Name: Brian Geving
Hometown: Minneapolis, MN
Eric,
Please take a look at this link and let me know why MSNBC prints every crazy word that comes out of this guy's mouth.  It obvious to me that many news outlets will print anything if it leads to bigger ratings, even if they're giving a megaphone to the crazies of the world (i.e. Al Jazeera).  Here's a clue to Mr. Robertson...Jesus said "Blessed are the peacemakers, for they shall be called sons of God." (Matthew 5:9)  If he wants to quote the Bible, then he should choose the correct verses.

Name: Chris Walker
Hometown: New York, NY

Hi Dr Alterman, following on from Friday's "Quote of the Day", I was wondering if you, or any of the readers had been in touch with our direct line to God, namely Pat Robertson, to find out what the latest hospitalization of Dick Cheney could possibly mean? Is he finally getting his comeuppance for twisting information and lead us into an unjust and immoral war? Being punished for the ensuing deaths of thousands, if not hundreds of thousands (for who really keeps track?) of people?  Or is he just being gently reminded to lay off the cheesburgers for a while? Come on Pat, we need to know!!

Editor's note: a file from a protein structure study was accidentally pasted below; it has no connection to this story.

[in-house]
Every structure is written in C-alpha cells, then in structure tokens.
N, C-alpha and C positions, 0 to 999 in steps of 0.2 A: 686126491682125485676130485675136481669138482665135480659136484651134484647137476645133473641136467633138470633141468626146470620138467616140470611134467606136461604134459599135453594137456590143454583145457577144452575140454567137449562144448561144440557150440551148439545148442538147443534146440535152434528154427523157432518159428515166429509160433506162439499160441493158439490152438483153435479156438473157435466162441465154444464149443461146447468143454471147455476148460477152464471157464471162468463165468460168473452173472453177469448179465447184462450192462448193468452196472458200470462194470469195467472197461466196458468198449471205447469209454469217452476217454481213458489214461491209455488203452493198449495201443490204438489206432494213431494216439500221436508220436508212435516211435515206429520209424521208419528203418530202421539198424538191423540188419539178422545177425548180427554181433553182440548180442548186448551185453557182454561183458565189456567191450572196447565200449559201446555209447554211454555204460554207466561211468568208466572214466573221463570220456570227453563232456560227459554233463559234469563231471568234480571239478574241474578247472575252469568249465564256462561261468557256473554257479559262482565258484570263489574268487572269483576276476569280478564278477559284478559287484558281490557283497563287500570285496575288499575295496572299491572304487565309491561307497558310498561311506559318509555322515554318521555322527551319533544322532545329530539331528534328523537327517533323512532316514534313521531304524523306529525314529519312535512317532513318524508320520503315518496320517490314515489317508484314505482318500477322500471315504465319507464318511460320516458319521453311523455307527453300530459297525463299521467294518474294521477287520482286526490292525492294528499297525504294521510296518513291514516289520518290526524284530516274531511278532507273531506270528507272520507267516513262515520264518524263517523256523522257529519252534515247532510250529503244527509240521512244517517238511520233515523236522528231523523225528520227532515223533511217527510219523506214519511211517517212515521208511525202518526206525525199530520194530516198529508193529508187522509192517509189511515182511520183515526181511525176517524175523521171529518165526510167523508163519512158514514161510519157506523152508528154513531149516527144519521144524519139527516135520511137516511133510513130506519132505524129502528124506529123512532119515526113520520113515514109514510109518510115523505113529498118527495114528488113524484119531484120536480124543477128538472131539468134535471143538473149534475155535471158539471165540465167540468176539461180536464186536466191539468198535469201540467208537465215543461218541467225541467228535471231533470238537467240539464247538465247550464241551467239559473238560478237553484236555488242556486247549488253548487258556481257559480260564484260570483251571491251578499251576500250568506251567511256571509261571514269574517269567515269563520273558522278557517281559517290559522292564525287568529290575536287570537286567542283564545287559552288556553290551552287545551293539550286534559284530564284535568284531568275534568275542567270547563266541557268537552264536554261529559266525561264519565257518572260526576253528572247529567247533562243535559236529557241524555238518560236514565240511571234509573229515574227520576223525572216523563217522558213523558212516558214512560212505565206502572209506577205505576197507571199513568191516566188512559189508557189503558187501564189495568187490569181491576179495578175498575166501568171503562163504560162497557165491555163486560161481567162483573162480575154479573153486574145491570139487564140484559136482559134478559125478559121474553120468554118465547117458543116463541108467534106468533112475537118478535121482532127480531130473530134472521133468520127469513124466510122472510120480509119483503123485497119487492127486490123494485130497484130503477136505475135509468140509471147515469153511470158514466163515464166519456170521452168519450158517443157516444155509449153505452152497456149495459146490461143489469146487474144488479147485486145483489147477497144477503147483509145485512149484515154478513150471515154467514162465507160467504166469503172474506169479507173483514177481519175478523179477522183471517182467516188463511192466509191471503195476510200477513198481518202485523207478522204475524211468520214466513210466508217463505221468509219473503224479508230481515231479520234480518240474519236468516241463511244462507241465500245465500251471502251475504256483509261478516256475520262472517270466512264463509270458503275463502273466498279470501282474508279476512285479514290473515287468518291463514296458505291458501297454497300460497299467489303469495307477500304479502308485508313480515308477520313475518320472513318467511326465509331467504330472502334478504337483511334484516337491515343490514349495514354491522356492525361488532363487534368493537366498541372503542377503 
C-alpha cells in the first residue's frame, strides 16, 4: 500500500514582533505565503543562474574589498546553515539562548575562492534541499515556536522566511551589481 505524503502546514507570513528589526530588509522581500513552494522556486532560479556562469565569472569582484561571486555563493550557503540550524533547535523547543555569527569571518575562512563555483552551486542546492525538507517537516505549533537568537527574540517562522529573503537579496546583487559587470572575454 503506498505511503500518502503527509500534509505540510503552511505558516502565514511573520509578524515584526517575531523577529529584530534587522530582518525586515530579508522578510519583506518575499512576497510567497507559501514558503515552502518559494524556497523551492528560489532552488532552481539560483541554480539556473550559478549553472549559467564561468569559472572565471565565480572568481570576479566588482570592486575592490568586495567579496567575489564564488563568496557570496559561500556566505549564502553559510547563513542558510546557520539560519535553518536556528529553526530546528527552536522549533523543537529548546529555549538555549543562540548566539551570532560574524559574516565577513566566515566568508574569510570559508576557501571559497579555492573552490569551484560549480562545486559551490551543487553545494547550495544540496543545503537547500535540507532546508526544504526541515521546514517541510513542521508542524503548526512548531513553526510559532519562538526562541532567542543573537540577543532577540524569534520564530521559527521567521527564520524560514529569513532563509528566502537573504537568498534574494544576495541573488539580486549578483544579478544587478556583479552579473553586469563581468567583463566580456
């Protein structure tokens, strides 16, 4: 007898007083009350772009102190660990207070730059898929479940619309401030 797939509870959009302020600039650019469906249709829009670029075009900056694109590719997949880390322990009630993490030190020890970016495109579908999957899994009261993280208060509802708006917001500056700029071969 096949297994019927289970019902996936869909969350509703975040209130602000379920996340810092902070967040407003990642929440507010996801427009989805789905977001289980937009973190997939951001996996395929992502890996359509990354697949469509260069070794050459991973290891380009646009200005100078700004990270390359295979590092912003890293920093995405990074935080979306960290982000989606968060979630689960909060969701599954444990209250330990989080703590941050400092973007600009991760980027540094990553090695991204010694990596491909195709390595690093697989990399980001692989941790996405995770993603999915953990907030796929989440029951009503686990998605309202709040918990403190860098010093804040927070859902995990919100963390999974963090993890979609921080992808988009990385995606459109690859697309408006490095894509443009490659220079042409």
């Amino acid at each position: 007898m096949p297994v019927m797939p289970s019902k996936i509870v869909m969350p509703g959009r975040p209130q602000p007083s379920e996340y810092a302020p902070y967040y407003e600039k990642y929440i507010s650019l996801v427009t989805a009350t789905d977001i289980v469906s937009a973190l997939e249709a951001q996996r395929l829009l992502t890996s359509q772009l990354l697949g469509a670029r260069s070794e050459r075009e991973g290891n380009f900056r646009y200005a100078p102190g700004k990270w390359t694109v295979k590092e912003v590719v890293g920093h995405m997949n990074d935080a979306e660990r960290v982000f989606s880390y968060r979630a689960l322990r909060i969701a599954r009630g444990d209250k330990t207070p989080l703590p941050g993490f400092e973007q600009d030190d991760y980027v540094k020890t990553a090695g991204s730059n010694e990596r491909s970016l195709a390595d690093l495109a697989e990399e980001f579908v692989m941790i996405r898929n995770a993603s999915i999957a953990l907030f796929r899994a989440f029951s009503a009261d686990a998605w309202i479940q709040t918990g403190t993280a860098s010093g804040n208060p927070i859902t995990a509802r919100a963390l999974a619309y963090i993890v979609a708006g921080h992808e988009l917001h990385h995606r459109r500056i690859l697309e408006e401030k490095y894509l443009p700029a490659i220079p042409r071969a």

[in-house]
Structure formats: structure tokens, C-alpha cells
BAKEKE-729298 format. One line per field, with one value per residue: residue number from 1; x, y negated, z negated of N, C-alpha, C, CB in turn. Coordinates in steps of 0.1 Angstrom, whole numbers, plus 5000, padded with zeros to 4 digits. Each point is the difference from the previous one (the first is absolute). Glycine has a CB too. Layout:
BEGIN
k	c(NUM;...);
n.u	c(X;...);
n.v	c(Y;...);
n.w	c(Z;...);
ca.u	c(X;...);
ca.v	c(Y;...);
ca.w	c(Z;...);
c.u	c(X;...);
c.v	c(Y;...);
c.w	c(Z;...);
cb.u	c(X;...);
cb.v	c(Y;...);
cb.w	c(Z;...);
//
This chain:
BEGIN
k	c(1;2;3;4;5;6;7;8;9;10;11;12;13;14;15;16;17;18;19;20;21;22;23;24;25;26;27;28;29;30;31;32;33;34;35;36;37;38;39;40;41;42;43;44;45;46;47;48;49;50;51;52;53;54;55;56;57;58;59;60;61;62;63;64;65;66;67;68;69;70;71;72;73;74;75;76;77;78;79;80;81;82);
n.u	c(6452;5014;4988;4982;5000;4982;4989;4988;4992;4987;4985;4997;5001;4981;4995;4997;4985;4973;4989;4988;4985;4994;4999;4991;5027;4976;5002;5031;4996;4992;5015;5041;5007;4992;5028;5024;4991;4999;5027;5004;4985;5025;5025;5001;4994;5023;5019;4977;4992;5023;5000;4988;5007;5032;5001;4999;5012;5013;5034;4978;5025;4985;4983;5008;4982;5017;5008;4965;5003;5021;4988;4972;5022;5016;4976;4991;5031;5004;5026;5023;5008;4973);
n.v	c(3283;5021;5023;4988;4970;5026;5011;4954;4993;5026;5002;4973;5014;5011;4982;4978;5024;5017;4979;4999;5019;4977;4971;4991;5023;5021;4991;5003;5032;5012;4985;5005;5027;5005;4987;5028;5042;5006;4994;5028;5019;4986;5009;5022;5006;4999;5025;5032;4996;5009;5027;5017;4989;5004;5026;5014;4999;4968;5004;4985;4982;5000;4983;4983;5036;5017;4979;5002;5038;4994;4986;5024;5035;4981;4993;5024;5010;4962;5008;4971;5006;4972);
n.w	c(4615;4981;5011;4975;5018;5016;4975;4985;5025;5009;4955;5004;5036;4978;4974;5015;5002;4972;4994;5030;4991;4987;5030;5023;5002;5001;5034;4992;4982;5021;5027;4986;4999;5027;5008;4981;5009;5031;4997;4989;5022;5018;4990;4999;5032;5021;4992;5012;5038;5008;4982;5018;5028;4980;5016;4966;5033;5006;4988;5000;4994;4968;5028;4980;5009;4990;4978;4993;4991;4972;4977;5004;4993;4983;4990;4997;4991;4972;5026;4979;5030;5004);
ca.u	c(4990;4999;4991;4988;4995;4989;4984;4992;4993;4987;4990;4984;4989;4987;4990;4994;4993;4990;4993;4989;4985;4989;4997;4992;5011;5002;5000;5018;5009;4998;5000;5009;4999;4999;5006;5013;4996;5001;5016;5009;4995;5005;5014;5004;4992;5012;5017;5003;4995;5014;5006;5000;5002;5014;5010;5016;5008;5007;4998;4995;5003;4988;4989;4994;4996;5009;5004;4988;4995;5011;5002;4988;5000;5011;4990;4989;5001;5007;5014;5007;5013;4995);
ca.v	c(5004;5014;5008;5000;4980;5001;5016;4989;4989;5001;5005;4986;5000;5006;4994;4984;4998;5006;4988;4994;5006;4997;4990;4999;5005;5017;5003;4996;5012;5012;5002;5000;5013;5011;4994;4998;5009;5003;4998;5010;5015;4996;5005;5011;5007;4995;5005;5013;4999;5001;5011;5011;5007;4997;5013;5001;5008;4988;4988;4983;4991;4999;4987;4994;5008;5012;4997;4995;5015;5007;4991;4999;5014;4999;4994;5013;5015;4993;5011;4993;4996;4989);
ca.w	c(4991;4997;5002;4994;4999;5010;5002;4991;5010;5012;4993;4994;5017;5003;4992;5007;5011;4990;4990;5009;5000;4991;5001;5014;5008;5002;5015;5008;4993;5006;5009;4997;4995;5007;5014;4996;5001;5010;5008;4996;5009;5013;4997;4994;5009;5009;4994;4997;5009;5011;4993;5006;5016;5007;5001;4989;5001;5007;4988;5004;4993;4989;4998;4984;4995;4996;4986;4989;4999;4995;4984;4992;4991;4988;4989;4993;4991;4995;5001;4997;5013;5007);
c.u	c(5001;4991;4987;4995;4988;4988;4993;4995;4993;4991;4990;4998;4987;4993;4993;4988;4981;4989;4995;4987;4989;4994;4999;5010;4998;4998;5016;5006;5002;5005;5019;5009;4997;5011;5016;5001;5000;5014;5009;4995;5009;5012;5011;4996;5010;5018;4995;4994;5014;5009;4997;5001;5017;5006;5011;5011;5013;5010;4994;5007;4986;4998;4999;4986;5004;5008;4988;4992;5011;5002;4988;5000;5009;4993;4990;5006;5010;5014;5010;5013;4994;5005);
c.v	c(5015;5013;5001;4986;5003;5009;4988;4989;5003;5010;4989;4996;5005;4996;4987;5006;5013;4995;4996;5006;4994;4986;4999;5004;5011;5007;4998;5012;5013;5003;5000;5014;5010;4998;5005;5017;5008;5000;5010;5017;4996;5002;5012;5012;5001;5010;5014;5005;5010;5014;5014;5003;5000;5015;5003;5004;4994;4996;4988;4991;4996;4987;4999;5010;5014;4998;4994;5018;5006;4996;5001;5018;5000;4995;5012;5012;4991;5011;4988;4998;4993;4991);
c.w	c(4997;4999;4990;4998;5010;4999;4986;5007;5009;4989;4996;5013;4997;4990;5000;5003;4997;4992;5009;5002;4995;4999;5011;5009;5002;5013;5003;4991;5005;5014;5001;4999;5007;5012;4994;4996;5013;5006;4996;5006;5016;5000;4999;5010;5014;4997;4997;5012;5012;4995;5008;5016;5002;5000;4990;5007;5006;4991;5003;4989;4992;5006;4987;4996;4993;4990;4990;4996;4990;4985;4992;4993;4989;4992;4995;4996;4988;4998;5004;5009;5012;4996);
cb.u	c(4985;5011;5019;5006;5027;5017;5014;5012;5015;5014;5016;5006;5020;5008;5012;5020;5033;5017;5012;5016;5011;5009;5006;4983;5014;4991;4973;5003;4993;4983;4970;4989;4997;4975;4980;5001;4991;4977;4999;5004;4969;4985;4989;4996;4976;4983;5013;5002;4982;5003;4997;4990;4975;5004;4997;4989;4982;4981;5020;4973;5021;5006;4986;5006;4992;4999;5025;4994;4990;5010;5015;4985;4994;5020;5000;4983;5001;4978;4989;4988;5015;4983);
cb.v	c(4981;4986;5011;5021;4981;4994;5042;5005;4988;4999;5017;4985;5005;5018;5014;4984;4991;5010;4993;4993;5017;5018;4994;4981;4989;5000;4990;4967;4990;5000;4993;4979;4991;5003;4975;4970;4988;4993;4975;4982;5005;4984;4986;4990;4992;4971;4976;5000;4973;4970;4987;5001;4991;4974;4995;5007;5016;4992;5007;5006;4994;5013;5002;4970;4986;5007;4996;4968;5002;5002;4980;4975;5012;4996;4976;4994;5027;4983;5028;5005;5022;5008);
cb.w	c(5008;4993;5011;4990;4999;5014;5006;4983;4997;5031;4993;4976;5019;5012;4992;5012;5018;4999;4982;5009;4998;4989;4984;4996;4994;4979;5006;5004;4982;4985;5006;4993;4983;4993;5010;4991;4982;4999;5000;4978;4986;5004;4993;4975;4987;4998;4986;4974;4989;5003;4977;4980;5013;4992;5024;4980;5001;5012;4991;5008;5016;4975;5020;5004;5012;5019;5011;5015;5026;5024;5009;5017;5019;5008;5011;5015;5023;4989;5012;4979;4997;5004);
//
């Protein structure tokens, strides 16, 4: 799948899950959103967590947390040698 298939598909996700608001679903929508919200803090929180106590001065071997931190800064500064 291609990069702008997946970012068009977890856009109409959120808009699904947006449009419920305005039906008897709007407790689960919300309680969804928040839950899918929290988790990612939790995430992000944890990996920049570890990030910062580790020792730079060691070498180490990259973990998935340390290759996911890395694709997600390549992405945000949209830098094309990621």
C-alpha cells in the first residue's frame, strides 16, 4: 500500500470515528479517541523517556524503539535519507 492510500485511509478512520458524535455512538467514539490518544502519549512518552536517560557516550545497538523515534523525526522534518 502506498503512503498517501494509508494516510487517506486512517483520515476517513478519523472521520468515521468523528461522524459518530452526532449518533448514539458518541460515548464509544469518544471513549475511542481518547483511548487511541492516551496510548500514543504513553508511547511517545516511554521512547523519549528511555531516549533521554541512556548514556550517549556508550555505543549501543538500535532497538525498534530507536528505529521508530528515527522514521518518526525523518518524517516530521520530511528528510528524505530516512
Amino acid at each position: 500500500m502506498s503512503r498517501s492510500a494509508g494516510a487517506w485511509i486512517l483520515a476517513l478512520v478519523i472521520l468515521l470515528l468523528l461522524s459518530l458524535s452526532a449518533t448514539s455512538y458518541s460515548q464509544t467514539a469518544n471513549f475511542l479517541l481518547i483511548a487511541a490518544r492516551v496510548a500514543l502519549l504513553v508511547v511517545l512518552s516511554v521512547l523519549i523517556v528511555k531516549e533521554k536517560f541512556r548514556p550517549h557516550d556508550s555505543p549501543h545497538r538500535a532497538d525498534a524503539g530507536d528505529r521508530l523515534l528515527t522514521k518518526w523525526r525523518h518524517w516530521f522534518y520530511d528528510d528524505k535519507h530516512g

Name: Jim Van Norman
Hometown: Austin, Texas
Doctor Alterman,
Here's a prediction for 2006:  Just in time for the elections, GW will come to realize that the Iraqis are now standing up, so we can begin to stand down.  He will, flying in the face of the reality-based community, declare success based upon a newly formed Iraqi government and begin a phased withdrawal.  This will all be reminiscent of his about face on the creation of a Department of Homeland Security -- a once-ridiculed idea will become his own.  My other prediction: the Democratic Party will sit slack-jawed and silent as Bush distorts reality and claims victory.

Name: Dr. Robert Hellman
Hometown: Georgetown, D.C.
Eric: Today (Fri) about 12.50 EST President Bush told a audience in Illinois that Speaker Hastert was doing "a heckuva job."  No kidding.  There was no report of Hastert's reaction.